Information from the IGFA is now accessible to more anglers, in more countries, in more different languages, than ever before.
The year 2012 will go down in the annals of IGFA history as a very significant year. Considerable strides were made in game fish conservation, further reinforcing the IGFA’s position as the most widely recognized international authority on game fish and angling related matters.
On the conservation front, the IGFA along with our partners at Stanford University completed year one of the IGFA Great Marlin Race. Through the leadership of IGFA Chairman Paxson Offield and IGFA Representative Bob Kurz, the IGFA successfully deployed 36 satellite tags in the first-ever global satellite tracking program on marlin. Thousands of data points were obtained and all of this information is open and accessible to scientists and anglers around the world. And although satellite tags have been used on marlin for over a decade, never before has a coordinated effort using this type of technology been undertaken on such a massive geographic scale.
Also on the conservation front, U.S. President Barack Obama signed into law a ban on the importation of billfish (marlin, sailfish and spearfish) into the continental United States. This equates to some 30,000 billfish annually for which there will no longer be a market in the United States, and eliminates once and for all the United States’ reign as the world’s largest importer of billfish. This was a culmination of a three year effort with our friends from the National Coalition for Marine Conservation, along with the support of IGFA Trustee Carlos Pellas, my good friend Tim Choate, and numerous other groups in the recreational and environmental communities.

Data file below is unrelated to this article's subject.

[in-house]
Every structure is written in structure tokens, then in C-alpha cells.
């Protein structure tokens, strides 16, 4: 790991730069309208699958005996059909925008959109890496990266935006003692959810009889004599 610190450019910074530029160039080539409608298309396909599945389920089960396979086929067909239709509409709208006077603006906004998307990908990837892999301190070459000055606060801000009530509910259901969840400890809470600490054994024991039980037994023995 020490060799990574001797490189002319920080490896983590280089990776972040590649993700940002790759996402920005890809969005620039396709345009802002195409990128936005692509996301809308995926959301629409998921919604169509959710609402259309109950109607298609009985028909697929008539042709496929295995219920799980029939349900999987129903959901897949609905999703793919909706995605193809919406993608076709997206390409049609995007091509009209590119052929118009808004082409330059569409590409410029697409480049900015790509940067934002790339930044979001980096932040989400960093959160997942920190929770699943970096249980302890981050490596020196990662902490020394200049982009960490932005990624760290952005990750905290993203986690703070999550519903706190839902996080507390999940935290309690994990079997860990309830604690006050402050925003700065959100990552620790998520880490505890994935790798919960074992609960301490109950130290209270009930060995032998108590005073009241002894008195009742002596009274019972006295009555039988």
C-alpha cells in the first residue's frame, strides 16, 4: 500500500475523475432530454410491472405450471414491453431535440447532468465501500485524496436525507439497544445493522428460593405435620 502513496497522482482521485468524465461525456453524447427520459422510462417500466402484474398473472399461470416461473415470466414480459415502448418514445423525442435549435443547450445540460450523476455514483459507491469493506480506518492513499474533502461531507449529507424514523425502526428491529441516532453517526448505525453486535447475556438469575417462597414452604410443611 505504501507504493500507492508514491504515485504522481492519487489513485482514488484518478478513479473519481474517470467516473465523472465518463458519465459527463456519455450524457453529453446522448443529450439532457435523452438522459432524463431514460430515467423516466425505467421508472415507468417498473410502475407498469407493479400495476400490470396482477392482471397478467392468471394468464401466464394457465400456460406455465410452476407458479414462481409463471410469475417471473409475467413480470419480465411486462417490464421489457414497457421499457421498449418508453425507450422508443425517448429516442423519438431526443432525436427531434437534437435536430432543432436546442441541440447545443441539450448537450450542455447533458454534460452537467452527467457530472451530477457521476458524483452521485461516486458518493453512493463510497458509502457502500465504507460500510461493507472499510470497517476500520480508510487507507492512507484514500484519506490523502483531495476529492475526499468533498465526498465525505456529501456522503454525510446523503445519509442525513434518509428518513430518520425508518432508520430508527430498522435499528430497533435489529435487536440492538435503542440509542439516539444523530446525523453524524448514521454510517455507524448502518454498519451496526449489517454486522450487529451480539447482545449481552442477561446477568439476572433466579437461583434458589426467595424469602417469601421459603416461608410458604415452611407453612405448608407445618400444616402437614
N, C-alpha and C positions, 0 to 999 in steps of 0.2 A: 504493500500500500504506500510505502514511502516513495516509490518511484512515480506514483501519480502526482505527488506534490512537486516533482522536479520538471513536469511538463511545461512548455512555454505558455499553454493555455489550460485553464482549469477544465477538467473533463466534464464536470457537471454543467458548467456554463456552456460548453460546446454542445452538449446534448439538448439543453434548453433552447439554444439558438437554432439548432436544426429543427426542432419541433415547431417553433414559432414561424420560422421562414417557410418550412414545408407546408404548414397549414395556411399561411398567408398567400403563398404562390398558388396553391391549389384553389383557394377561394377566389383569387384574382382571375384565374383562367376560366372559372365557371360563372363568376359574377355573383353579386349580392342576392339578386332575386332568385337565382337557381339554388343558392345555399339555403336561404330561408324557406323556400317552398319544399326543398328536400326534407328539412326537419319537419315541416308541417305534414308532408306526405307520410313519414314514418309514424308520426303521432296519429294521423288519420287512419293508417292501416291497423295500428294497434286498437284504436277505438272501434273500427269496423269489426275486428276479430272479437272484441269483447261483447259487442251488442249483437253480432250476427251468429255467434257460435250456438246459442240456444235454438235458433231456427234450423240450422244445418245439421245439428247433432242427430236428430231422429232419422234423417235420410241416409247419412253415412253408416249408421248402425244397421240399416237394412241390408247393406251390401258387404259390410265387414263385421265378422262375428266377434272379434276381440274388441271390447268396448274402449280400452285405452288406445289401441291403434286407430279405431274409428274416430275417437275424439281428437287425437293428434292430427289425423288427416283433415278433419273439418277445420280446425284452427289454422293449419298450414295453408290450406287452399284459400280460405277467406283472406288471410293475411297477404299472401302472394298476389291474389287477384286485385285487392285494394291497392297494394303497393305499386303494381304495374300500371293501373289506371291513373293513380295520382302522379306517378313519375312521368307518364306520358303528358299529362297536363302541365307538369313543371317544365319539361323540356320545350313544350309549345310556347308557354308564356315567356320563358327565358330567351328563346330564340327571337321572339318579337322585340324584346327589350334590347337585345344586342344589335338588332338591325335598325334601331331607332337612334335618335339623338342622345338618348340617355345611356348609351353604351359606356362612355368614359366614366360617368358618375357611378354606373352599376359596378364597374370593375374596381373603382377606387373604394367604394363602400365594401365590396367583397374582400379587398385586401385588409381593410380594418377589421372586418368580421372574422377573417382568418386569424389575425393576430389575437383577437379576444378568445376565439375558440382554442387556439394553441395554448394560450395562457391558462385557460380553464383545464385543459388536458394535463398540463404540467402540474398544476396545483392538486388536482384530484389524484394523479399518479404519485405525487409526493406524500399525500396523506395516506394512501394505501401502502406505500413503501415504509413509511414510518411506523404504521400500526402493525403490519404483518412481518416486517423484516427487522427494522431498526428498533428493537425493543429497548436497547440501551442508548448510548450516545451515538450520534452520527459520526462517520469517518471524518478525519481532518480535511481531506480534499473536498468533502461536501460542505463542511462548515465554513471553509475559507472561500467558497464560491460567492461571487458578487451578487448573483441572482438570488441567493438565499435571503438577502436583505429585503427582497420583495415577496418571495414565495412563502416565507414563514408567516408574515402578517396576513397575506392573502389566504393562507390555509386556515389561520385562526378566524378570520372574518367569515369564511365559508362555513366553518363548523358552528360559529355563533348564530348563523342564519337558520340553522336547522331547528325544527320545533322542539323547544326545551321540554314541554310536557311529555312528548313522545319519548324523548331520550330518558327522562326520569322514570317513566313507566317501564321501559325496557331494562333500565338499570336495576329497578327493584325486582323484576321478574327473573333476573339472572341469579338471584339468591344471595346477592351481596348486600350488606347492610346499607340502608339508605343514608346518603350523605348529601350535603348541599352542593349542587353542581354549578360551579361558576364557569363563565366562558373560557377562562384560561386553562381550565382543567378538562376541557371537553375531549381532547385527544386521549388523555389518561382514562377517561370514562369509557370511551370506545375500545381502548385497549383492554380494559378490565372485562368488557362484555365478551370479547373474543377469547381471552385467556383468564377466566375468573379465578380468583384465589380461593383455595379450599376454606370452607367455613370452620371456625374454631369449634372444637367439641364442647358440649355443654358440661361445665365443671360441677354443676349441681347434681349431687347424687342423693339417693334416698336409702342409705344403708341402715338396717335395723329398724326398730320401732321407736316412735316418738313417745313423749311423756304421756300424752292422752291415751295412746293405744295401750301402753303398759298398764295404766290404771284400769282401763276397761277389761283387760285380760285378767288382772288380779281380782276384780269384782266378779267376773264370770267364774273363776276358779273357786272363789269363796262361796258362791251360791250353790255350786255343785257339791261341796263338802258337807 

Capitalizing on the latest innovations in communications technology also figured prominently in our accomplishments for 2012. Information from the IGFA is now accessible to more anglers, in more countries, in more different languages, than ever before. Utilizing social media, smartphone interfaces, video distribution, and a new free IGFA I-Membership, we are now able to provide timely information that will make anglers better fishermen and better stewards of the resource.
However, we are just getting started with all of these efforts and more. We have already confirmed additional satellite tag deployments to take place in South Africa, Western Australia, Kenya, Brazil, Morocco and other locations. We have already started working with friends and IGFA members in New Zealand in an effort to ban the importation of billfish in that country. Additionally, we are seeking ways to leverage the passing of the Billfish Conservation Act in the United States to implement further conservation measures throughout the Atlantic Ocean and Mediterranean Sea.
The vision of our new I-Membership is to create a free, global angler registry where information can be exchanged instantly, and subsets of the greater world recreational fishing community can be organized and mobilized. This type of network could also be used to collect valuable data on ourselves to be utilized proactively in fishery management forums and other scientific endeavors.
So 2012 will be viewed not as the completion of great things, but a great step in a new era to ensure a better future for game fish and for those who pursue them.